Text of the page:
It’s about the purity of the game, we’re told. It’s about correcting the mistake of the past, they insist. It’s about integrity and looking out for those with the guts to not break the rules. These are the pat lines we’re often fed by pious writers, driven by their intense love of the game and desire to right wrongs.
Except, of course, most of it is garbage. Every Hall of Fame piece is an opportunity to promote one’s brand, one’s twitter account, and better represent the company they keep. Jon Heyman is a veteran reporter who catches a lot of crap from every corner of the internet. Sometimes, he winks at us but most of the time it is just breaking trades and half-baked opinions.
Jon Heyman left Sports Illustrated last year to join CBS Sports. Along with his direct line to Scott Boras, Heyman brought his two hundred thousand twitter followers and his notorious trollish persona along with his hard-earned reputation as a good reporter and well-connected baseball personality.
One thing that fell off the moving truck when Heyman made the switch to CBS Sports? His previously held opinions on Barry Bonds.
Barry Bonds doesn’t belong in jail. He belongs in the Hall of Fame.
This is the opening line of a Jon Heyman piece from 2011 on baseball’s all time home run king. Heyman goes to great length to explain why he will be voting for Barry Bonds when he becomes eligible, using reason and thought and rationale like a big boy.
If there’s a reasonable chance that player would have fallen short of the Hall without the extra help, I won’t vote yes. I vote no on Mark McGwire, who I like much better than Bonds. While I believe McGwire’s achievements are clearly Hall worthy (it’s a copout to say they aren’t), I have strong reason to suspect the drugs helped him reach those heights.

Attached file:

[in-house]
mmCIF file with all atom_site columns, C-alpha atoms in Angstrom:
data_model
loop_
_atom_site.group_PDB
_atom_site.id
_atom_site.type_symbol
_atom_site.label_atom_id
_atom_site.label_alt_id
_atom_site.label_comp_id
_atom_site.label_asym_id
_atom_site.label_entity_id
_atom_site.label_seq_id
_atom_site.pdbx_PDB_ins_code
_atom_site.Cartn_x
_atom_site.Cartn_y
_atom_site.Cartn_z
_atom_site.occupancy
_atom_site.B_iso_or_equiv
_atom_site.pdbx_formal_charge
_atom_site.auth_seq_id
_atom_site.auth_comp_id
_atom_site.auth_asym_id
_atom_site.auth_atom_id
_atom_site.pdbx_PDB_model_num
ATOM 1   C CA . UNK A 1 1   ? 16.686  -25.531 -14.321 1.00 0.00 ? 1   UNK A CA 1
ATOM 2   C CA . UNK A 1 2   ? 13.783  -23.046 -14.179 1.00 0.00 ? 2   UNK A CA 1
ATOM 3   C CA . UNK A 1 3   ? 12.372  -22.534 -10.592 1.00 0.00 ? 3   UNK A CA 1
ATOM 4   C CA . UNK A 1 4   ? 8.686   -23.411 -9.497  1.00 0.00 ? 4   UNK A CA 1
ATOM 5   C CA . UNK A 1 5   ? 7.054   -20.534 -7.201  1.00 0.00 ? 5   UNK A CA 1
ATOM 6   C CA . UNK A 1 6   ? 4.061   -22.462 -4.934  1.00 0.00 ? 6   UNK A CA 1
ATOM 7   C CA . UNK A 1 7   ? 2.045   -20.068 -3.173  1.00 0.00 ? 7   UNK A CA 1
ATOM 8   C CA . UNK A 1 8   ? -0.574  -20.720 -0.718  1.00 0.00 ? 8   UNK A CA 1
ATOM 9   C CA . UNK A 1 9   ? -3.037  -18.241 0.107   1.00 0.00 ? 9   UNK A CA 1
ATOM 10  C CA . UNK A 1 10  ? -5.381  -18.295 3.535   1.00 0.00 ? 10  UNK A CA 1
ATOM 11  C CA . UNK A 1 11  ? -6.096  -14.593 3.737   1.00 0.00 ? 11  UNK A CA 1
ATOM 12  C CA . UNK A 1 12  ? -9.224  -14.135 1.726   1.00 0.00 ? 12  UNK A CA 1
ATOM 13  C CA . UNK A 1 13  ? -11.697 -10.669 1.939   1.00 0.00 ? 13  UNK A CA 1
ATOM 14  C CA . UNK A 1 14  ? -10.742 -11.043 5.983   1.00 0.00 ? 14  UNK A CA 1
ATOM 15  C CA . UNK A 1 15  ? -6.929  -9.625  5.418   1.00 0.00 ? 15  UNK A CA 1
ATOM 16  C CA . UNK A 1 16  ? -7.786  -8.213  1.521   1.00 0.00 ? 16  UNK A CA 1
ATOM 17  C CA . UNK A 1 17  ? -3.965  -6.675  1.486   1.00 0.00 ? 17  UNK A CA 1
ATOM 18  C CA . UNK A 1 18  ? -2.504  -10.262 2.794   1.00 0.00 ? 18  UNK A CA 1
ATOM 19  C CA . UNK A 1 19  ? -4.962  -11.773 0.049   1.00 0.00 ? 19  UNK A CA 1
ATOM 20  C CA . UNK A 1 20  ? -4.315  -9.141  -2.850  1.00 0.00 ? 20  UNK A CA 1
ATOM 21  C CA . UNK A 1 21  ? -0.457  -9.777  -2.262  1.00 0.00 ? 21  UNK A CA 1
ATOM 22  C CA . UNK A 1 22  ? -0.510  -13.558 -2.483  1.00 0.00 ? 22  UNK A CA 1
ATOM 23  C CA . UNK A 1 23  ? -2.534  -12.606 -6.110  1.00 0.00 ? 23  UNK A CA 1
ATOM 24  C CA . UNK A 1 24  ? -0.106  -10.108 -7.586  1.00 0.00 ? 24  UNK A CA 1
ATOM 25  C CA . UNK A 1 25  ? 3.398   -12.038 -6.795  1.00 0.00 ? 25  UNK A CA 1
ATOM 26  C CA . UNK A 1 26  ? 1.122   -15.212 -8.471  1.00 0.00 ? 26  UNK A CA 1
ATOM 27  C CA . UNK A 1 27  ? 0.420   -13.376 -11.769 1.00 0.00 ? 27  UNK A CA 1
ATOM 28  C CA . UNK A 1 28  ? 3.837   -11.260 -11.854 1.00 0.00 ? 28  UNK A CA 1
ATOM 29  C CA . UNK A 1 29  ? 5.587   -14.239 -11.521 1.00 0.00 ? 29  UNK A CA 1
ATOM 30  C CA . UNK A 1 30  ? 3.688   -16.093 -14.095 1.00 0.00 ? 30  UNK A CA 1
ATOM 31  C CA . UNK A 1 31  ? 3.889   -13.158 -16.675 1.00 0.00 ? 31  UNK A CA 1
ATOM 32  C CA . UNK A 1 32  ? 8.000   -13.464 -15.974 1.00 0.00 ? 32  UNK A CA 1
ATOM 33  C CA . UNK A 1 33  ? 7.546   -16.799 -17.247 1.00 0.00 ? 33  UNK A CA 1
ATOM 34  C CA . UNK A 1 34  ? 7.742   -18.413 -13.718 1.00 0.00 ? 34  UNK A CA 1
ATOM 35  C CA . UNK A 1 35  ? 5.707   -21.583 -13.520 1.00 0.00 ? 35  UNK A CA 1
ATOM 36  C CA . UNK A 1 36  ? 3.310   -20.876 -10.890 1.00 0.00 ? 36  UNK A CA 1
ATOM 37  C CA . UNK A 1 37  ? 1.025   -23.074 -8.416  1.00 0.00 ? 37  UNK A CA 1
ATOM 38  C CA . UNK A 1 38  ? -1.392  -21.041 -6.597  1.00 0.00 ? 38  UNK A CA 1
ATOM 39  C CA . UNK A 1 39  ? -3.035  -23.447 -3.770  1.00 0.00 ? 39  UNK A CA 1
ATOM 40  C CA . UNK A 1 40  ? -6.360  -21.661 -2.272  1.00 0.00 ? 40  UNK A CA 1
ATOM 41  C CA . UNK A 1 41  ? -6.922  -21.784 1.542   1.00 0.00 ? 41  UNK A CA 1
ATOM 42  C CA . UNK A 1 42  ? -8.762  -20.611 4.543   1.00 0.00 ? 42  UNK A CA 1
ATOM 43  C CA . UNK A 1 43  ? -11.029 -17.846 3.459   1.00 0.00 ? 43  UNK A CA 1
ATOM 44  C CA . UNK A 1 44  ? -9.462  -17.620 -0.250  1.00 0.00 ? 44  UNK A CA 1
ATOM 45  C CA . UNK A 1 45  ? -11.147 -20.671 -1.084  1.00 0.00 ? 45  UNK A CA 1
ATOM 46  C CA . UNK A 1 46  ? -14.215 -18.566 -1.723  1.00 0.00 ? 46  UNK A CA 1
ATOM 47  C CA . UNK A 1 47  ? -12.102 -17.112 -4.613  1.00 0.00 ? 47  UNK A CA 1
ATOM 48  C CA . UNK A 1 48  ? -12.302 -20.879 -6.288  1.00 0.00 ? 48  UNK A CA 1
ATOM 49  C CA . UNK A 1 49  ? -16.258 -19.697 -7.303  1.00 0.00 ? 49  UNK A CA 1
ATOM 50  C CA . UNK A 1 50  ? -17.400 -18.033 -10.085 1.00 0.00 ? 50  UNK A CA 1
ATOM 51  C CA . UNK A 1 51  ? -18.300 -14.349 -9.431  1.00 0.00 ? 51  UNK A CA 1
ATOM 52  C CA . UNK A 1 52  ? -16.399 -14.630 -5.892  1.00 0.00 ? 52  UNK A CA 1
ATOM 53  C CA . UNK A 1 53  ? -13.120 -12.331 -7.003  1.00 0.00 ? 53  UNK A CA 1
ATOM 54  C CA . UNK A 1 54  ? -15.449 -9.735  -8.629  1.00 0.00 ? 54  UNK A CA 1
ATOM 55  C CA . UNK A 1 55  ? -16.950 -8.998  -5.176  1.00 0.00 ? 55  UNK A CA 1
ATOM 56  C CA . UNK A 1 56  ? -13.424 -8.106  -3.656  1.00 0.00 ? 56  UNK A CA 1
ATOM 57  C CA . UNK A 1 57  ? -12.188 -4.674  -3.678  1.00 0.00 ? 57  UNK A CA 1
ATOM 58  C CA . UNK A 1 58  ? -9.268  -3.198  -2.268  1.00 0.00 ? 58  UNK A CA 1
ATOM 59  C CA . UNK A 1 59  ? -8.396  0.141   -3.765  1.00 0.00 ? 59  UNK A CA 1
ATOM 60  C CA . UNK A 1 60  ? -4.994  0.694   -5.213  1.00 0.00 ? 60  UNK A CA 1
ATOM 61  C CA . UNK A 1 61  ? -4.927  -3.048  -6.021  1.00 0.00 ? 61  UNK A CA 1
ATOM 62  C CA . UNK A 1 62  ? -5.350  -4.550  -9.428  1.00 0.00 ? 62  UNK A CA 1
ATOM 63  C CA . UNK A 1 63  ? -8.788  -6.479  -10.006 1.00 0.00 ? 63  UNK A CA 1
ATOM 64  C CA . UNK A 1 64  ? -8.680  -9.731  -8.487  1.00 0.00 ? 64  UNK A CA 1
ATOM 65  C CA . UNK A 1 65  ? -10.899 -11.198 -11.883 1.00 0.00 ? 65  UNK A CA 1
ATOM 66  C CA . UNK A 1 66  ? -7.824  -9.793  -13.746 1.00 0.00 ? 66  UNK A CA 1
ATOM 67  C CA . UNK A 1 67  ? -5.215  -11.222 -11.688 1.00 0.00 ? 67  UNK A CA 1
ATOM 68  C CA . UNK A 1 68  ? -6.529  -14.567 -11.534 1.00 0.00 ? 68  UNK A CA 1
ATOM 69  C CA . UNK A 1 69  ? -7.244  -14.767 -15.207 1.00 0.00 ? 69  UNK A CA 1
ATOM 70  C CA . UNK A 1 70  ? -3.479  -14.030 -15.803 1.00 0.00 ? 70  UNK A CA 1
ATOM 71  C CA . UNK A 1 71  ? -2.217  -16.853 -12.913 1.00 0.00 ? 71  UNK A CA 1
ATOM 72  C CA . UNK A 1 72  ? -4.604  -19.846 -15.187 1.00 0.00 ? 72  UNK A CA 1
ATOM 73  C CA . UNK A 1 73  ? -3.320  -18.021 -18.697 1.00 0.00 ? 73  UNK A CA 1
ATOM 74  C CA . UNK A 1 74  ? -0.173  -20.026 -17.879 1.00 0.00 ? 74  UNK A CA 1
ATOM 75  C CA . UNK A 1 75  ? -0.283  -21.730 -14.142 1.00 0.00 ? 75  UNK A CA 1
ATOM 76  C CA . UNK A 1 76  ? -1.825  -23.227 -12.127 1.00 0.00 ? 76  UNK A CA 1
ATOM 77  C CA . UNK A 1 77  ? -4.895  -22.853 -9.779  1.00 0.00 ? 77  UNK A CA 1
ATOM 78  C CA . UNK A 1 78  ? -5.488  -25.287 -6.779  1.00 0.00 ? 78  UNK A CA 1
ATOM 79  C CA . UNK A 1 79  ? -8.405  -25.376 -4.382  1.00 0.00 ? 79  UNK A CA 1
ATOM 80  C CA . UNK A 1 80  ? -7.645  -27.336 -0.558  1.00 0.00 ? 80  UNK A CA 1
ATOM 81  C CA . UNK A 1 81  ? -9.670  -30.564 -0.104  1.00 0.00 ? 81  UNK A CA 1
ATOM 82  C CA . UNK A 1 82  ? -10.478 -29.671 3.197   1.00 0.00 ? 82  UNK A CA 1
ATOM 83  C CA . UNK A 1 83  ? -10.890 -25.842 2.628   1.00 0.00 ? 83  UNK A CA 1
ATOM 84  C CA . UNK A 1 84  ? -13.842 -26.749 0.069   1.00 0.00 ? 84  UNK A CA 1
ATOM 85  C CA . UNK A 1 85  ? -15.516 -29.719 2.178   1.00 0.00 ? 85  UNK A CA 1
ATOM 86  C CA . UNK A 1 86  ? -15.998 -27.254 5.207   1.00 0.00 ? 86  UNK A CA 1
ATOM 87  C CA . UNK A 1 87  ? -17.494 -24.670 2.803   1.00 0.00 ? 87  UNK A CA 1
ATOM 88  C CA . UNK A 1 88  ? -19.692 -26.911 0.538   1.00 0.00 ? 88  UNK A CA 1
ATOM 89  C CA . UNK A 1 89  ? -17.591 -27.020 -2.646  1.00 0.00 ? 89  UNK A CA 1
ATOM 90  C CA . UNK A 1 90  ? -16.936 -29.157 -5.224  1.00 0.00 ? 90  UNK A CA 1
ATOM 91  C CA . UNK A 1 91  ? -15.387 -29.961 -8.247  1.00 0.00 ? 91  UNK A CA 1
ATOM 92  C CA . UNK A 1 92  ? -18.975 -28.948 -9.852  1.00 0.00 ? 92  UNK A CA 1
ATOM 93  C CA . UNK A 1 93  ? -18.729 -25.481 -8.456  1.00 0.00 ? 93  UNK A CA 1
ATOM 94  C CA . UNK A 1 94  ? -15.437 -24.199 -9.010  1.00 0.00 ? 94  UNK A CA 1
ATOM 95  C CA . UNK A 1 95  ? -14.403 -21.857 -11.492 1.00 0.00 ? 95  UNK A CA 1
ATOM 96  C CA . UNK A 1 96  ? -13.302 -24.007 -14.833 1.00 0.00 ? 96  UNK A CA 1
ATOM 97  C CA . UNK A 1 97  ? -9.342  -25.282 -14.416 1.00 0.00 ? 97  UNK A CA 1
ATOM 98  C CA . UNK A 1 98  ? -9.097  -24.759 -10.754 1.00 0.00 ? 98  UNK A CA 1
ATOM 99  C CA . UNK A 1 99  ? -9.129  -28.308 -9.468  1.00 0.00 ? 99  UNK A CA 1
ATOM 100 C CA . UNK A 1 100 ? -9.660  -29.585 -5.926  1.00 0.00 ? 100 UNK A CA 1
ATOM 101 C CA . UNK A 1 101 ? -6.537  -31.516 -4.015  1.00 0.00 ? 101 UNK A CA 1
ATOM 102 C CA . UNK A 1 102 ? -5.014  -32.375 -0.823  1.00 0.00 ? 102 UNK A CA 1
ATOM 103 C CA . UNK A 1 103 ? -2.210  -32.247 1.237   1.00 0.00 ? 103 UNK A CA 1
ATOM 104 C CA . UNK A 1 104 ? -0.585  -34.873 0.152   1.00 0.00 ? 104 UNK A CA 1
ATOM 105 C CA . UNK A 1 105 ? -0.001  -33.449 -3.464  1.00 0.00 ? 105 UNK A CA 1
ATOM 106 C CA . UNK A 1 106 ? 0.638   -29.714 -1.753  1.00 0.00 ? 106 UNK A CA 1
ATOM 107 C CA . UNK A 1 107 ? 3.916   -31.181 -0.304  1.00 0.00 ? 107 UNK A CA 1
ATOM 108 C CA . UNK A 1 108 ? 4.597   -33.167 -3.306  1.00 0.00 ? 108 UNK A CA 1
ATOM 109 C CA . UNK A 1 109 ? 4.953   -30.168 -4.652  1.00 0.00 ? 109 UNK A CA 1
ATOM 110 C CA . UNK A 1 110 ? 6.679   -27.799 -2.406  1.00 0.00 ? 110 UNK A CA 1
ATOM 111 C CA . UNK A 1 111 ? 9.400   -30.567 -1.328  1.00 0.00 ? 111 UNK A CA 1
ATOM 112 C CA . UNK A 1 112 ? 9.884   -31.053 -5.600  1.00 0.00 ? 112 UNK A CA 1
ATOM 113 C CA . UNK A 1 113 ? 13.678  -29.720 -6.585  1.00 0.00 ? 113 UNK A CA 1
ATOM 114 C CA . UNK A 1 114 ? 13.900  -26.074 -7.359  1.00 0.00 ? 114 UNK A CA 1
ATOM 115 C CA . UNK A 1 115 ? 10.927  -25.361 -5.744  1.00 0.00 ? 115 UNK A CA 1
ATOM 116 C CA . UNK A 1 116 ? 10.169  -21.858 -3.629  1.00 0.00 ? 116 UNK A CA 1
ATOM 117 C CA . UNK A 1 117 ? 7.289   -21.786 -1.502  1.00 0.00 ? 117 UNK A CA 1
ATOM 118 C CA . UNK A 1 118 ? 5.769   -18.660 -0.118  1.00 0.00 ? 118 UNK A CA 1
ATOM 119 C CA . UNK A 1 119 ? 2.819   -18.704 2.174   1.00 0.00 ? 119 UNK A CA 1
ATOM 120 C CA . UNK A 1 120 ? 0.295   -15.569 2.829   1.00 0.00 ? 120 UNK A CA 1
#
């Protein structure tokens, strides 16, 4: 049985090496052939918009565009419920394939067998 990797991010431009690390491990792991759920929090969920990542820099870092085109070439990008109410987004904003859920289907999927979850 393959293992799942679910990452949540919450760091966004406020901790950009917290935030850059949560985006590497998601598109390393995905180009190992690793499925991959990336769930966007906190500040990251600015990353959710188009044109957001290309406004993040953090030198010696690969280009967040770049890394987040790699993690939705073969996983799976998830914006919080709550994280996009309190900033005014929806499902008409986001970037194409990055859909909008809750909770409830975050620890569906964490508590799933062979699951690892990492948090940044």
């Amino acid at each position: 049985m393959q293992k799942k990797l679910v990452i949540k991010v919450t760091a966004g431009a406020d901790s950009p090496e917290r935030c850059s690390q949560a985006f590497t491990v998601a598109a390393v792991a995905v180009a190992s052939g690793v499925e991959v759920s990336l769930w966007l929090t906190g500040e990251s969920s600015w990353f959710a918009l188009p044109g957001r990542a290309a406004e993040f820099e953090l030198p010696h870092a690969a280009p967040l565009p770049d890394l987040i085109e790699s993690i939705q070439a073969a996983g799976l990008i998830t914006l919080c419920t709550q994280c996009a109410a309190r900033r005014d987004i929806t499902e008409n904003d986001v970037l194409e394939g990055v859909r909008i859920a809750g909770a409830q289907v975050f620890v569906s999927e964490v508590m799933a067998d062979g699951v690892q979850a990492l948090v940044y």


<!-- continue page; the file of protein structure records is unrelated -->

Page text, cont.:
As for Bonds, I don’t think anyone could reasonably make the case that he needed drugs to be a Hall of Famer.
Fast forward 20 months and Heyman sings a much different tune, though the only thing that changed is the masthead under which Heyman writes.
If someone wants to point out that steroids weren’t specifically disallowed in baseball before 2002, well, I can buy that, too — to a degree. But I will point out that steroids were illegal even then, and that everyone understood it was a no-no to the point where everyone except Ken Caminiti who took them and was asked about them, even back in those days, lied about it.
Well well! That is a man singing a different tune, indeed. Which is his right. But something doesn’t sit right…perhaps what is really going here is a Heyman toeing the company line.
Heyman’s CBS Sports contemporaries were unanimous in their scorn for “steroid users” in their Hall of Fame votes. Scott Miller wrote a column which fell directly in line with Heyman’s “no drugs” school of thought. Danny Knobler — The Knobler, if you prefer — followed suit, opting for a “not now” on suspected steroid users. Suspected steroid users is a very large umbrella in The Knobler’s world, as it includes Jeff Bagwell (guilty by association) and Mike Piazza.
In the crowded online media world, it isn’t crazy to consider a big spender like CBS taking an official position in the name of eyeballs, getting their high profile talent on-board. Perhaps there is actually nothing to this, just three national reporters who all feel similarly. The editorial oversight enforced here at theScore is pretty much “none”, there is a good chance CBS Sports is no different.
But Heyman’s change of tune is very peculiar. What caused him to take a new position? Is he as shameless as we all want to believe, shifting with the winds of popular opinion and carving out a position with appeal for a certain segment of readers? Is CBS Sports using their big names to stake out some anti-stats nerd ground with inflammatory and public Hall of Fame ballots?
Everybody has kids that need feeding and those pages aren’t going to click themselves. If Heyman arrived at this position all on his own, sure. But if CBS pulls the strings on their big name guys…well that is a conspiracy theory worth investigating.